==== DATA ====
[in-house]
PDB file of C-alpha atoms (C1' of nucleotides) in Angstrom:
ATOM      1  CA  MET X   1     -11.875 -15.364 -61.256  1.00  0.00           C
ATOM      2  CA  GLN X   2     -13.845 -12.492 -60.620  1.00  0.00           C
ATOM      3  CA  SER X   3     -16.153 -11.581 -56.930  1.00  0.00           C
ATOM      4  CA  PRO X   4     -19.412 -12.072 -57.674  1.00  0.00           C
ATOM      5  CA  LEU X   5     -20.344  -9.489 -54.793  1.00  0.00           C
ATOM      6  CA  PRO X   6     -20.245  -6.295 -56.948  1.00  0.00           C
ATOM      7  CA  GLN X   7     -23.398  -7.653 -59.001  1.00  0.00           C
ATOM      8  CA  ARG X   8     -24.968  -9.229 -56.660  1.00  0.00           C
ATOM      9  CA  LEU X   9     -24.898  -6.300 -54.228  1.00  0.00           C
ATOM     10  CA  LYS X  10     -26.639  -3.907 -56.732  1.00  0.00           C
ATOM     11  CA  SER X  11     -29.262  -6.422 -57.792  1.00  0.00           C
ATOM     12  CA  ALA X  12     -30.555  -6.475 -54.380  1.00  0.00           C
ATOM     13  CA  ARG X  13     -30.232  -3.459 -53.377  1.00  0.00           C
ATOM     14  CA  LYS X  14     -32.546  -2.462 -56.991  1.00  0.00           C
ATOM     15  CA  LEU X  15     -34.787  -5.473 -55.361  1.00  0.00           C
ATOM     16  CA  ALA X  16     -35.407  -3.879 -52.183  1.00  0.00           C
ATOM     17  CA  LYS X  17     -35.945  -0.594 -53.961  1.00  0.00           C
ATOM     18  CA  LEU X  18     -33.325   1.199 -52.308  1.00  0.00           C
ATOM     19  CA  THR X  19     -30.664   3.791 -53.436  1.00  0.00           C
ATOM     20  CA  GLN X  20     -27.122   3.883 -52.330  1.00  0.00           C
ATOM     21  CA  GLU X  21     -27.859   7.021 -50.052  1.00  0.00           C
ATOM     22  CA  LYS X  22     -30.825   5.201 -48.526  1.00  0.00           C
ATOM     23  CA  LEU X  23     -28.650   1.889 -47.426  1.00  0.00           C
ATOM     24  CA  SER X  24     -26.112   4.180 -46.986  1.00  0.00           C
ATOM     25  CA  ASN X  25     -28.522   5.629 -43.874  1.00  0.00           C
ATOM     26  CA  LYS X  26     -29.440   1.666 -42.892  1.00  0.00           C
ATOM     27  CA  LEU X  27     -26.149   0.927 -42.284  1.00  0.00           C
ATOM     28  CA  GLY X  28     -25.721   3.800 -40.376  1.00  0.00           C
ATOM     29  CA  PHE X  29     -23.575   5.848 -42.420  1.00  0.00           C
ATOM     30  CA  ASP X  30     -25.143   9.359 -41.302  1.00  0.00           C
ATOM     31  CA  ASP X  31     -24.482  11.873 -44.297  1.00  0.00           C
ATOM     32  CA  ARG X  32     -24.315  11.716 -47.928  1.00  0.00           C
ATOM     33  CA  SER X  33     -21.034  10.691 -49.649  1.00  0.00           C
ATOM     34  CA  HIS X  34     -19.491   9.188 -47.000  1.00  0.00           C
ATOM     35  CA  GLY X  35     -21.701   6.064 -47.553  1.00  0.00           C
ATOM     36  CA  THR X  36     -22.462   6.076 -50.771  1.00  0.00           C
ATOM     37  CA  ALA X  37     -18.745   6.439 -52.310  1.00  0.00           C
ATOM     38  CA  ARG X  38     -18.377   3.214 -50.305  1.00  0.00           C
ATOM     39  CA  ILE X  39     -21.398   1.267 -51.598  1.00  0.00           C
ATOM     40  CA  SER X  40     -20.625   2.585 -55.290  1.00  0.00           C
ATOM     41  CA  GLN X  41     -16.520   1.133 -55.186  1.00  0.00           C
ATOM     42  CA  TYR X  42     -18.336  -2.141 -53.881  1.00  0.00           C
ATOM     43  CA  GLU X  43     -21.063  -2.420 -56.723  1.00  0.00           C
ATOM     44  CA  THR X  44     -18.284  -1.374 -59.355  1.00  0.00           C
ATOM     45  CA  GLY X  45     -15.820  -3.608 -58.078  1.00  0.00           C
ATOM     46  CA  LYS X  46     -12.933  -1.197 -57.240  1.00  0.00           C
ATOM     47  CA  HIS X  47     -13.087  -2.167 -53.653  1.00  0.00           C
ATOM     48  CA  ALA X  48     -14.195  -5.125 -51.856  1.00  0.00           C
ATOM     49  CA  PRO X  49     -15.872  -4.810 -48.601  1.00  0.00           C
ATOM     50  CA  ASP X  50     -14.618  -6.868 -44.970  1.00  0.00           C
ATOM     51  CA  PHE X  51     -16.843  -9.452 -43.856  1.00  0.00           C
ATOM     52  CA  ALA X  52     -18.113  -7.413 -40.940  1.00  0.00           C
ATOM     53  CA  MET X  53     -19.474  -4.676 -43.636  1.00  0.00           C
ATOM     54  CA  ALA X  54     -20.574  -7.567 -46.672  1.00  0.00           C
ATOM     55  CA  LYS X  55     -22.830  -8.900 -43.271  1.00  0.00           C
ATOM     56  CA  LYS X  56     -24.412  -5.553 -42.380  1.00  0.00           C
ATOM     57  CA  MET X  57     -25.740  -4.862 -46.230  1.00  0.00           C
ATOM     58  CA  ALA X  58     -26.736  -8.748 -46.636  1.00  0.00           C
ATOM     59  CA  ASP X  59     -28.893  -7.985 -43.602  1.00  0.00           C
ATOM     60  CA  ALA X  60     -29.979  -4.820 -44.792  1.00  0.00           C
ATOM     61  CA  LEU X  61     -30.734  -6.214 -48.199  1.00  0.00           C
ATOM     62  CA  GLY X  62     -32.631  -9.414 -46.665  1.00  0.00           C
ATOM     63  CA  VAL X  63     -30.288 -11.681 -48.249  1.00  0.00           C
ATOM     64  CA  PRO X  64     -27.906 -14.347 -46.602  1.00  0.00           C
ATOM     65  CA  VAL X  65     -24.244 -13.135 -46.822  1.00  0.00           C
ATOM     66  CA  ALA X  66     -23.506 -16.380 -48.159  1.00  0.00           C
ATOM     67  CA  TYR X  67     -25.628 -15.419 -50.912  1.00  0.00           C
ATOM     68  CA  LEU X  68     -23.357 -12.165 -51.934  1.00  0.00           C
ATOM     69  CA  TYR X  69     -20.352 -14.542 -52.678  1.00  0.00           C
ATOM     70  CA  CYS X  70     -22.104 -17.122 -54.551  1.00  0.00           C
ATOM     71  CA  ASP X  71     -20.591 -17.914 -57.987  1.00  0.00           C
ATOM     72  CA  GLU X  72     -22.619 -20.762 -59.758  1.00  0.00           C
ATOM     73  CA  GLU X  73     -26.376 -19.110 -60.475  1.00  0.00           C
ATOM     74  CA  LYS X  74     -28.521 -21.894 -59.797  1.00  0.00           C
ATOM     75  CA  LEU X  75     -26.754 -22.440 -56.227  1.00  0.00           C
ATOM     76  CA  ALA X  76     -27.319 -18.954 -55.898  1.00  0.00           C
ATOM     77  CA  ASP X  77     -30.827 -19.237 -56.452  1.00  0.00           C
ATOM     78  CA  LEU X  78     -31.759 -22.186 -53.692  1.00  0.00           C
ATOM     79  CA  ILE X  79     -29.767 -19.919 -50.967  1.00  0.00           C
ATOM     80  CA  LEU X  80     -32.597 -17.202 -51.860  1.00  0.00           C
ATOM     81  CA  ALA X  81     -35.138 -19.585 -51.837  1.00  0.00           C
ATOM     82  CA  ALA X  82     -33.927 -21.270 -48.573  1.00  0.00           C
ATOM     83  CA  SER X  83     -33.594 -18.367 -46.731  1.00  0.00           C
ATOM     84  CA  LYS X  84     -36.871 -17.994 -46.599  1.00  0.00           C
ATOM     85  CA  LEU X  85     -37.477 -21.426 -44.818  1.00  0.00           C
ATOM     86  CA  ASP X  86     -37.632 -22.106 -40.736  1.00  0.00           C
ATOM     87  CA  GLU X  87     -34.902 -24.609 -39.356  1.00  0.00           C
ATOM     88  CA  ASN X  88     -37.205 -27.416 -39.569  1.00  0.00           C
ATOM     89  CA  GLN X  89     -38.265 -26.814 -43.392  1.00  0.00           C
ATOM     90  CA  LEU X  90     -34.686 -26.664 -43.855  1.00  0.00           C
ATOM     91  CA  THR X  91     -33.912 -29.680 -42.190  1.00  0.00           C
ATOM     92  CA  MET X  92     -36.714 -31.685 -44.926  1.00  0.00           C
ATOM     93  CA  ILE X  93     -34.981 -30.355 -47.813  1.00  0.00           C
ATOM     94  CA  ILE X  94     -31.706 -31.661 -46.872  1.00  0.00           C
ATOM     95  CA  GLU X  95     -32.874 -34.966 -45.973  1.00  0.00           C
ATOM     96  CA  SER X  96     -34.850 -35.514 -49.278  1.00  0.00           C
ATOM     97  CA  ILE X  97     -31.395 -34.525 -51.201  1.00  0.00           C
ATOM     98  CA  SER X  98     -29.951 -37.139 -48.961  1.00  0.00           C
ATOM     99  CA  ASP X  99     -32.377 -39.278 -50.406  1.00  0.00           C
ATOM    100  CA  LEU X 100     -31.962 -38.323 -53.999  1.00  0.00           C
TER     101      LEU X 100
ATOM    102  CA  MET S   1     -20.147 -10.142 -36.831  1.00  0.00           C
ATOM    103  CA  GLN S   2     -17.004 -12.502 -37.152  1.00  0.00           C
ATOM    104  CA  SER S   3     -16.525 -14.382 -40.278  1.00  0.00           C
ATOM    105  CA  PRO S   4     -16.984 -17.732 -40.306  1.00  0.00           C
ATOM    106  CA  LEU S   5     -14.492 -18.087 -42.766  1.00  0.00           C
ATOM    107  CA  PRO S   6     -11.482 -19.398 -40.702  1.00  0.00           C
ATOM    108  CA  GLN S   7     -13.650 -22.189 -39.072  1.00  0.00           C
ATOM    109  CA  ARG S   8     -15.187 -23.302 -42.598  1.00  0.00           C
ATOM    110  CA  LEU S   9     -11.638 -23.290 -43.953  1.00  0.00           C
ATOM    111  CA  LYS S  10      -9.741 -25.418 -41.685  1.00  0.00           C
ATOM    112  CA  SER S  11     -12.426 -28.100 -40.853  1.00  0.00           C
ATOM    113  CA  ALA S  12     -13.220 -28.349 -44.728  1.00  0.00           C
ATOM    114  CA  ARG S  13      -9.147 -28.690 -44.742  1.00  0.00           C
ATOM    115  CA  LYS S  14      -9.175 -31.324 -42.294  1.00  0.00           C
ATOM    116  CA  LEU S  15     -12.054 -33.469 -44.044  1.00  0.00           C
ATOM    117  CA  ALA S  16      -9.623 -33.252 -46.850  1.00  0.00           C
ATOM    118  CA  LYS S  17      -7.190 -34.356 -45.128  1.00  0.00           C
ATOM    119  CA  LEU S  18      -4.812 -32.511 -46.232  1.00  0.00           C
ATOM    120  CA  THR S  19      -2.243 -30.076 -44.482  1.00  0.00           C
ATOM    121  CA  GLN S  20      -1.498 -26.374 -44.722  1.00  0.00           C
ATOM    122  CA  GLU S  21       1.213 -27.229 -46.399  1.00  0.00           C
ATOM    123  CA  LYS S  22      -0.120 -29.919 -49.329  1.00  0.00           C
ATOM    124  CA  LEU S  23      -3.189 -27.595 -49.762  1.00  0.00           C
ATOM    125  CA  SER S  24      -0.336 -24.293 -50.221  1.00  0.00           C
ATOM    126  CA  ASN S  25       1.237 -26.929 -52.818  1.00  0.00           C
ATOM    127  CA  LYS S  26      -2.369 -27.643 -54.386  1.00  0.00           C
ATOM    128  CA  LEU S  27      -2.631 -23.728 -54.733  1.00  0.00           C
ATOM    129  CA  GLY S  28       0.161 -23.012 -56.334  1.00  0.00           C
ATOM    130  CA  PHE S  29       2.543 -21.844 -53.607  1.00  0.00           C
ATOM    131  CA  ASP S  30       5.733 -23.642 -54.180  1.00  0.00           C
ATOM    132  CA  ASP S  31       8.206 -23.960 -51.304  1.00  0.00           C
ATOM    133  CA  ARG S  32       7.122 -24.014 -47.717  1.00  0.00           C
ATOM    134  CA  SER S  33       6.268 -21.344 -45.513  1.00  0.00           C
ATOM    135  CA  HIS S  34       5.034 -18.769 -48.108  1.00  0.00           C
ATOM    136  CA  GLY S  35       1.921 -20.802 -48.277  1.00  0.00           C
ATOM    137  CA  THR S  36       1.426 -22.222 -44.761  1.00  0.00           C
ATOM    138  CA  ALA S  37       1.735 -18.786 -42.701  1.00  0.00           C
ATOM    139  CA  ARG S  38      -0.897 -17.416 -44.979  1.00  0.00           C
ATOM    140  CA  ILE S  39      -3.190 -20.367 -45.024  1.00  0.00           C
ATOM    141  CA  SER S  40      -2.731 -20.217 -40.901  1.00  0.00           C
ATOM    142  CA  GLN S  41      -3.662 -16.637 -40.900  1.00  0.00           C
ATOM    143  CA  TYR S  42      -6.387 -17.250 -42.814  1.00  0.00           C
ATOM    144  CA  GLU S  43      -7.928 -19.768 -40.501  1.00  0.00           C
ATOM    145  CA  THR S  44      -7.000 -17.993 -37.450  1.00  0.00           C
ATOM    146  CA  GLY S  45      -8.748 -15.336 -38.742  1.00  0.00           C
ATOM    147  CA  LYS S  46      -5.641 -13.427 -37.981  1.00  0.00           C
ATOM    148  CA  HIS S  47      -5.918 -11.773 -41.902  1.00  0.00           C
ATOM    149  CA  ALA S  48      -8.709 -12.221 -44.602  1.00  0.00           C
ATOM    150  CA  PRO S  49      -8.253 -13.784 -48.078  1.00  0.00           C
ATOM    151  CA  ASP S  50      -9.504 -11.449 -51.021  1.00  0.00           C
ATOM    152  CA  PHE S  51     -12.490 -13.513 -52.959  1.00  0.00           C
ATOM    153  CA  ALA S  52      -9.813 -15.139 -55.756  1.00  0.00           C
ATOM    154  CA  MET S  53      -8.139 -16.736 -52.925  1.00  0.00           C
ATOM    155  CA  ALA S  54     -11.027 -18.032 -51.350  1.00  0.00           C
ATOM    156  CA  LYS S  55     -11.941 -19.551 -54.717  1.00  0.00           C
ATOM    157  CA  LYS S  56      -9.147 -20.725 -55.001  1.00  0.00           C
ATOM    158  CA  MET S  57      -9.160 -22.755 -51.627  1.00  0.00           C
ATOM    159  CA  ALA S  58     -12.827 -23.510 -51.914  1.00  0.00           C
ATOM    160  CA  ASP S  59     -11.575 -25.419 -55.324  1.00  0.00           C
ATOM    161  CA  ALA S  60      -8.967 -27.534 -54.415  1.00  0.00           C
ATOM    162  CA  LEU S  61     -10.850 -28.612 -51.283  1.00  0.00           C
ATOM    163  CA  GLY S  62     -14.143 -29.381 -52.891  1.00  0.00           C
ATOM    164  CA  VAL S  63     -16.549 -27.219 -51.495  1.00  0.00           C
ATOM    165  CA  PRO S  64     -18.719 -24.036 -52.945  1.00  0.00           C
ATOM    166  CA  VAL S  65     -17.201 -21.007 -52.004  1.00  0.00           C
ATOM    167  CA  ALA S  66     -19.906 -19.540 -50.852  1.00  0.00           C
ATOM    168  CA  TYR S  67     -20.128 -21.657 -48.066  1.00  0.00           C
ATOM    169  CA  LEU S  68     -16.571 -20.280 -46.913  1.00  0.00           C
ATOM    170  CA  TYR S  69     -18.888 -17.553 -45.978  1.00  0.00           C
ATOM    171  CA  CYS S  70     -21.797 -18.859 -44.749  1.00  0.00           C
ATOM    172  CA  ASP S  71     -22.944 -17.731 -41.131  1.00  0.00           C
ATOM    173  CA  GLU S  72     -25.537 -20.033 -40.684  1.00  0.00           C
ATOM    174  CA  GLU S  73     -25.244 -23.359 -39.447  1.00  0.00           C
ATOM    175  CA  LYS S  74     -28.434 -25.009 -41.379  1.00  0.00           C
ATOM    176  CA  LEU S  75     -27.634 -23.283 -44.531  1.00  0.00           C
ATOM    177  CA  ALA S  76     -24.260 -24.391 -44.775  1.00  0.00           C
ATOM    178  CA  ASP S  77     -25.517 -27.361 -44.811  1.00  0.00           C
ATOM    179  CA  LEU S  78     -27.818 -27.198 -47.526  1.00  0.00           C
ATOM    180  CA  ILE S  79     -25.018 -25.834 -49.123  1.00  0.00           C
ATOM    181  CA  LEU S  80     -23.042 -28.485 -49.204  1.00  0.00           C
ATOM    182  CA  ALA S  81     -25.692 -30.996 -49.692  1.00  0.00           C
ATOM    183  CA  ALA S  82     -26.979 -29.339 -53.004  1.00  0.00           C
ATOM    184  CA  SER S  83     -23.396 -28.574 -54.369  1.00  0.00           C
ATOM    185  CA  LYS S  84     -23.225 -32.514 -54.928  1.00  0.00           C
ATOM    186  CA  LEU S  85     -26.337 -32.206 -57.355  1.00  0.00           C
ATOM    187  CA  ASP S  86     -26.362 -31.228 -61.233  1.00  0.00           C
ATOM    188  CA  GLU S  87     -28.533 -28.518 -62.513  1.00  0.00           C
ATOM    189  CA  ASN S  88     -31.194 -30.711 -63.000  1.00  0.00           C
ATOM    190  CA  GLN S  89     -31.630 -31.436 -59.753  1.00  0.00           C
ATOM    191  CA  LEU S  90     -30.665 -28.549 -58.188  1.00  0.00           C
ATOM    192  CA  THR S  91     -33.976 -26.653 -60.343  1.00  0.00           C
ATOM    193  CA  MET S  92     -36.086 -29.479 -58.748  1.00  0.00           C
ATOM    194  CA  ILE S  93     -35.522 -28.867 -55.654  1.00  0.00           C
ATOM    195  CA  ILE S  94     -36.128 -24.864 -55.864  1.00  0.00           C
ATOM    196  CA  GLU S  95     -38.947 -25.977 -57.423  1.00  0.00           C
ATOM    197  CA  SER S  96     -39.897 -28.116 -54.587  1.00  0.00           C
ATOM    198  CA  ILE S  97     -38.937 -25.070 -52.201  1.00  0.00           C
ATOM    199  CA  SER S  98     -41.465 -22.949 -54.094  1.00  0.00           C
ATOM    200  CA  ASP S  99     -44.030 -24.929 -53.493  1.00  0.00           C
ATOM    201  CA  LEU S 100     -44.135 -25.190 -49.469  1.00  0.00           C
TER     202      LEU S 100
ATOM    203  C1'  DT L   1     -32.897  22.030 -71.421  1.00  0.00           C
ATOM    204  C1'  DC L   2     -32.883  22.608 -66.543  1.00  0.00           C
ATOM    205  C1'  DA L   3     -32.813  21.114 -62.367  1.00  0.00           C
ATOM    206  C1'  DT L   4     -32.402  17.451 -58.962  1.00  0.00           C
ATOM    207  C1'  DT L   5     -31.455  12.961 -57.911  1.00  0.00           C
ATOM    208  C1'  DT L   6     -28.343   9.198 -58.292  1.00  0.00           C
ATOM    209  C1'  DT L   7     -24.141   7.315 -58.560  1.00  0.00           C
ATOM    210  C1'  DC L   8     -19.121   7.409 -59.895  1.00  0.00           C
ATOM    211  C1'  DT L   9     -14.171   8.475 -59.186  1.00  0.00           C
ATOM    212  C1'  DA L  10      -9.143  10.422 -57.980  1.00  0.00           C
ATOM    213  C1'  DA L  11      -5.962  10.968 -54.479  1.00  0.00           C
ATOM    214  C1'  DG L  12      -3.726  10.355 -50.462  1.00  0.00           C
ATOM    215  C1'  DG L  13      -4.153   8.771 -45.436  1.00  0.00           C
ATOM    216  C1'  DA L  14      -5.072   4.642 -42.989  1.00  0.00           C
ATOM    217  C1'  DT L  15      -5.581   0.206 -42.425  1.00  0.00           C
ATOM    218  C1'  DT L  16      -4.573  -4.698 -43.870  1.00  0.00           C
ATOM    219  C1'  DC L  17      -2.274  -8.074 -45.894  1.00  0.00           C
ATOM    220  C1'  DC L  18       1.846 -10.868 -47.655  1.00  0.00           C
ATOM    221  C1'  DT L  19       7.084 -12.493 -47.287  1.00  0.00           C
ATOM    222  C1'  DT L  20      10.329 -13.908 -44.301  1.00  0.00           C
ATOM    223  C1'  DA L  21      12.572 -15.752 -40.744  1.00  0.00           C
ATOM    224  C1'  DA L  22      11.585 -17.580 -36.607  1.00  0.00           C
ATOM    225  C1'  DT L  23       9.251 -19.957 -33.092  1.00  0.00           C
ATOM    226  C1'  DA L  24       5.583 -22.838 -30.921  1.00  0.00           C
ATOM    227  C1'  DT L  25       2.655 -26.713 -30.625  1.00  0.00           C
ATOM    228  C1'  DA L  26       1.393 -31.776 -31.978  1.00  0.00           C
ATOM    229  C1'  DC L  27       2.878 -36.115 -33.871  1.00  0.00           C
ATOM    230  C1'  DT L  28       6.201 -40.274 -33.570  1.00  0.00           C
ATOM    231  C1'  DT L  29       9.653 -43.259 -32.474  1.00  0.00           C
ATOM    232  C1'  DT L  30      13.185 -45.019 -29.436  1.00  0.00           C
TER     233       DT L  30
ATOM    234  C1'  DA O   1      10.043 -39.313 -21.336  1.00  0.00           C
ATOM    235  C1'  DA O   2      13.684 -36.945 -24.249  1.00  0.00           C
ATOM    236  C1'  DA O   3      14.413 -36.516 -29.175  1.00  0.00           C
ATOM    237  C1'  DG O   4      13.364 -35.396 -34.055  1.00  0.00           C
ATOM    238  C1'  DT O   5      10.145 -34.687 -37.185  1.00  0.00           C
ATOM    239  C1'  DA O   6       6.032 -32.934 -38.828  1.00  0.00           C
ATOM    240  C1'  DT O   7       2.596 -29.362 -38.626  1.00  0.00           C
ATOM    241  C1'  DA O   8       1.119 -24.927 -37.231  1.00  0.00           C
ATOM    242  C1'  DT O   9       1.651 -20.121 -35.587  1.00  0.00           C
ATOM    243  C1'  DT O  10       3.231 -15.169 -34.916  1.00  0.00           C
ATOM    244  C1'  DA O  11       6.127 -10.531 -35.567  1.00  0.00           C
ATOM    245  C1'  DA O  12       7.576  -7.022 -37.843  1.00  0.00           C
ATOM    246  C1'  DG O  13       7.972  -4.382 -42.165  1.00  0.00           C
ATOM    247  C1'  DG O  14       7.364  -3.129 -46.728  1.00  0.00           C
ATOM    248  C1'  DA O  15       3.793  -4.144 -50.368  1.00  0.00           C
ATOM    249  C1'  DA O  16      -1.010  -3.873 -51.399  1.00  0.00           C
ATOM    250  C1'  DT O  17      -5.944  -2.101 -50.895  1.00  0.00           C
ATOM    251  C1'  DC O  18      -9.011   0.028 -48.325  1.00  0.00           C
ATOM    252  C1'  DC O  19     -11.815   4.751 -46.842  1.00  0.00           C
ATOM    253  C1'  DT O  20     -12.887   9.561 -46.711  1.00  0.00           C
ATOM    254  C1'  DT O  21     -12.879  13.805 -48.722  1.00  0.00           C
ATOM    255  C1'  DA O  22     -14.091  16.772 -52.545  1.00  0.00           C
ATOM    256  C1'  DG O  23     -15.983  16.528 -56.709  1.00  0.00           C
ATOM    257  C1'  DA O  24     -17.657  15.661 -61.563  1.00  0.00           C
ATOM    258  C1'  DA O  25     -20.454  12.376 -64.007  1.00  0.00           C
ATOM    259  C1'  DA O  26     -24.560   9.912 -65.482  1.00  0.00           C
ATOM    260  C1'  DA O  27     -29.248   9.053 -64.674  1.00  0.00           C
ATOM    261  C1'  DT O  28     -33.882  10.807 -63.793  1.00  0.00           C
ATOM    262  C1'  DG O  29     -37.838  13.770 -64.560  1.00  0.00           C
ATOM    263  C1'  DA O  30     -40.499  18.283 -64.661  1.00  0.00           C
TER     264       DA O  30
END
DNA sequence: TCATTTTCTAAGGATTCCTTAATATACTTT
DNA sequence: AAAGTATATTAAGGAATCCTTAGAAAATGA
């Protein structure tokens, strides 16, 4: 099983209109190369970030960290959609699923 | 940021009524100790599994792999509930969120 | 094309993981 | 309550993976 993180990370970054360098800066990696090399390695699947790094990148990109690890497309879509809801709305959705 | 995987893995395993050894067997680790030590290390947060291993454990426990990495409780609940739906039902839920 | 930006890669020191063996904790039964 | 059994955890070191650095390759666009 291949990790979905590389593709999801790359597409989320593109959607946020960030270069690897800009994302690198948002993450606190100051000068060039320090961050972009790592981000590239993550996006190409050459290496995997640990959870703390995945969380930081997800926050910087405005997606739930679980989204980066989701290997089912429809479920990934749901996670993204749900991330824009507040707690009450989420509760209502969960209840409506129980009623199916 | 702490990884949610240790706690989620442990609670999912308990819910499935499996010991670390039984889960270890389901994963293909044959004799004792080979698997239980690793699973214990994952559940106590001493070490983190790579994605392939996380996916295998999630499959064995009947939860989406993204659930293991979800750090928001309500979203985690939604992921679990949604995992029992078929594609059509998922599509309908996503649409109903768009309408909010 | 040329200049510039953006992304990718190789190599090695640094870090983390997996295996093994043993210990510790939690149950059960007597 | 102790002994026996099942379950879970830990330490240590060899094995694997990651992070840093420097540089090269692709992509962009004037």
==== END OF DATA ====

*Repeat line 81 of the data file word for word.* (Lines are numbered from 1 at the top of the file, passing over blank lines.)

ATOM     79  CA  ILE X  79     -29.767 -19.919 -50.967  1.00  0.00           C